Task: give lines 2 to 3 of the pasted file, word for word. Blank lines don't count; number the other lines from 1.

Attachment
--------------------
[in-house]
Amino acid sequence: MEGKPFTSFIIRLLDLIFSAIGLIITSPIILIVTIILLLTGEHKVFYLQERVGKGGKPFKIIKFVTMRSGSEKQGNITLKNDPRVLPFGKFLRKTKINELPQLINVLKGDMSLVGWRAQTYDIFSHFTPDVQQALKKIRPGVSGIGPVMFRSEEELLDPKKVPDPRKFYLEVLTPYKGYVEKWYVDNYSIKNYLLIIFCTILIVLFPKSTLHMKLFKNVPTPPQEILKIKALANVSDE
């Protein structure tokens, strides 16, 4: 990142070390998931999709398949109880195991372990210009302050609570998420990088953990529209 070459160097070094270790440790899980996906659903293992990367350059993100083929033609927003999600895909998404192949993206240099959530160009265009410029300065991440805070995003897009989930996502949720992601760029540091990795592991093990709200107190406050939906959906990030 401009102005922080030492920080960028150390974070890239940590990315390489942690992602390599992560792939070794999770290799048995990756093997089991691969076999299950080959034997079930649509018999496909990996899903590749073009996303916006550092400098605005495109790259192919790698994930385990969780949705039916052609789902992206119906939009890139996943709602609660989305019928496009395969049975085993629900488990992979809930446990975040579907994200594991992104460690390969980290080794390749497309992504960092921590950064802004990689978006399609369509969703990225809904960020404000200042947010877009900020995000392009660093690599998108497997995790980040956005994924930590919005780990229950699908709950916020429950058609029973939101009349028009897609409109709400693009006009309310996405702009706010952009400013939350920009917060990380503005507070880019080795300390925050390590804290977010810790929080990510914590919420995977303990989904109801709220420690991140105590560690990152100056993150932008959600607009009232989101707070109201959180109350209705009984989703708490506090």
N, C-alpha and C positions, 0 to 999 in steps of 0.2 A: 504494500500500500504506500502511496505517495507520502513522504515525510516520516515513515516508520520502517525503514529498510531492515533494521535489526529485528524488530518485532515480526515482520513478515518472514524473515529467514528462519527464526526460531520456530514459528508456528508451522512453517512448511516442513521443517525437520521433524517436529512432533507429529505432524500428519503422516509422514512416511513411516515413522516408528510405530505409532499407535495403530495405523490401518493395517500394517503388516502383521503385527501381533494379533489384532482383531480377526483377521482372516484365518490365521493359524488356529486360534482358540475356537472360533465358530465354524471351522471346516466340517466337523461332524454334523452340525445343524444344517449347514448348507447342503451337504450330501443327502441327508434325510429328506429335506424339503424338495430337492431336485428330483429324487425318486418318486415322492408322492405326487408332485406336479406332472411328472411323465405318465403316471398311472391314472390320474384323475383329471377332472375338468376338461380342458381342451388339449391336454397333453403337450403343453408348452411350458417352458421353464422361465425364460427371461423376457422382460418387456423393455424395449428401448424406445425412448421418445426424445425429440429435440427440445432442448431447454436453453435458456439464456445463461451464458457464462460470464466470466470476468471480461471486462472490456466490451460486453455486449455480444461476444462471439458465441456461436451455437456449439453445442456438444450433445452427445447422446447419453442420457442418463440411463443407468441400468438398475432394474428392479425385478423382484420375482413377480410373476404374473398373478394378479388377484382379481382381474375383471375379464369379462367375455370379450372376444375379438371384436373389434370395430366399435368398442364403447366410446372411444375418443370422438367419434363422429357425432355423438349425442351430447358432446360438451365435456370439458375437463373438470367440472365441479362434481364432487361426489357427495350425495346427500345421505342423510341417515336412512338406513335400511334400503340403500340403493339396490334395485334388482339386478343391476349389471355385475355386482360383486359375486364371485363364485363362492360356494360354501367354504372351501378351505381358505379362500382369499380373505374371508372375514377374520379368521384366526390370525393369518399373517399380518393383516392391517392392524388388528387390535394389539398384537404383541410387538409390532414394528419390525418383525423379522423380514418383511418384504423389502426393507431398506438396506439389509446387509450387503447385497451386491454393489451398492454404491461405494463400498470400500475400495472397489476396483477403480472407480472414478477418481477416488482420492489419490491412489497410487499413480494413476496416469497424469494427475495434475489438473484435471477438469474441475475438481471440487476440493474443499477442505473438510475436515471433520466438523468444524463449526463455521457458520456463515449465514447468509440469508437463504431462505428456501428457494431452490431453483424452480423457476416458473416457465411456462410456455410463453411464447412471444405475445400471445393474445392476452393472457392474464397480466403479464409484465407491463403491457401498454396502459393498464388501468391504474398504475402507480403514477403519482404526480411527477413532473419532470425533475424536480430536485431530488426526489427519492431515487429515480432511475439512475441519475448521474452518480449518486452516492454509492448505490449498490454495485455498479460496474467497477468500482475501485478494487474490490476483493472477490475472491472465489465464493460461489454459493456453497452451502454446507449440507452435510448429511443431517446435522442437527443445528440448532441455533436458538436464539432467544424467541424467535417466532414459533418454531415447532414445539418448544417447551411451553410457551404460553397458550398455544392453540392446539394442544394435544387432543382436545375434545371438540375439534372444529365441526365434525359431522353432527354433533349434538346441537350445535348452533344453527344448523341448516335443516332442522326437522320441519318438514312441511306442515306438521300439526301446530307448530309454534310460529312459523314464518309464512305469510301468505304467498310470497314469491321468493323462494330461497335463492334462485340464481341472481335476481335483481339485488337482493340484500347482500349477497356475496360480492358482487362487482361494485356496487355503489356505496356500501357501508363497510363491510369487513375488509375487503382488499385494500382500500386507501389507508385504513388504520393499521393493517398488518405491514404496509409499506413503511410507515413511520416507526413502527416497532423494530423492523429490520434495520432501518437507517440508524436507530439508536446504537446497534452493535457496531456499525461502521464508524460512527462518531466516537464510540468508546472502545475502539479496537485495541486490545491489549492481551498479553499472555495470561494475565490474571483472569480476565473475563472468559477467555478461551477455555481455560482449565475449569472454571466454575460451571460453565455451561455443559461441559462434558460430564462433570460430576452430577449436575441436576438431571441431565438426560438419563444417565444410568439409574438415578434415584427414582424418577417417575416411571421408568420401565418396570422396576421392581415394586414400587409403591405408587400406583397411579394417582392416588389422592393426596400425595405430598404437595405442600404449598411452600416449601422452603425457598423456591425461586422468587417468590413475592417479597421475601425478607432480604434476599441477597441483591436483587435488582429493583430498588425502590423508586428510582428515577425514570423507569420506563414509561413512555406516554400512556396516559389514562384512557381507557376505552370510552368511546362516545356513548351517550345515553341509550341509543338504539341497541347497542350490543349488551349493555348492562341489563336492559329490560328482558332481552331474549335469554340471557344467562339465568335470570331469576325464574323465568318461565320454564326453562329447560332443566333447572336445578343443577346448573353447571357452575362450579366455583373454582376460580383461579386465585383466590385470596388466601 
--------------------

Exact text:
Amino acid sequence: MEGKPFTSFIIRLLDLIFSAIGLIITSPIILIVTIILLLTGEHKVFYLQERVGKGGKPFKIIKFVTMRSGSEKQGNITLKNDPRVLPFGKFLRKTKINELPQLINVLKGDMSLVGWRAQTYDIFSHFTPDVQQALKKIRPGVSGIGPVMFRSEEELLDPKKVPDPRKFYLEVLTPYKGYVEKWYVDNYSIKNYLLIIFCTILIVLFPKSTLHMKLFKNVPTPPQEILKIKALANVSDE
């Protein structure tokens, strides 16, 4: 990142070390998931999709398949109880195991372990210009302050609570998420990088953990529209 070459160097070094270790440790899980996906659903293992990367350059993100083929033609927003999600895909998404192949993206240099959530160009265009410029300065991440805070995003897009989930996502949720992601760029540091990795592991093990709200107190406050939906959906990030 401009102005922080030492920080960028150390974070890239940590990315390489942690992602390599992560792939070794999770290799048995990756093997089991691969076999299950080959034997079930649509018999496909990996899903590749073009996303916006550092400098605005495109790259192919790698994930385990969780949705039916052609789902992206119906939009890139996943709602609660989305019928496009395969049975085993629900488990992979809930446990975040579907994200594991992104460690390969980290080794390749497309992504960092921590950064802004990689978006399609369509969703990225809904960020404000200042947010877009900020995000392009660093690599998108497997995790980040956005994924930590919005780990229950699908709950916020429950058609029973939101009349028009897609409109709400693009006009309310996405702009706010952009400013939350920009917060990380503005507070880019080795300390925050390590804290977010810790929080990510914590919420995977303990989904109801709220420690991140105590560690990152100056993150932008959600607009009232989101707070109201959180109350209705009984989703708490506090």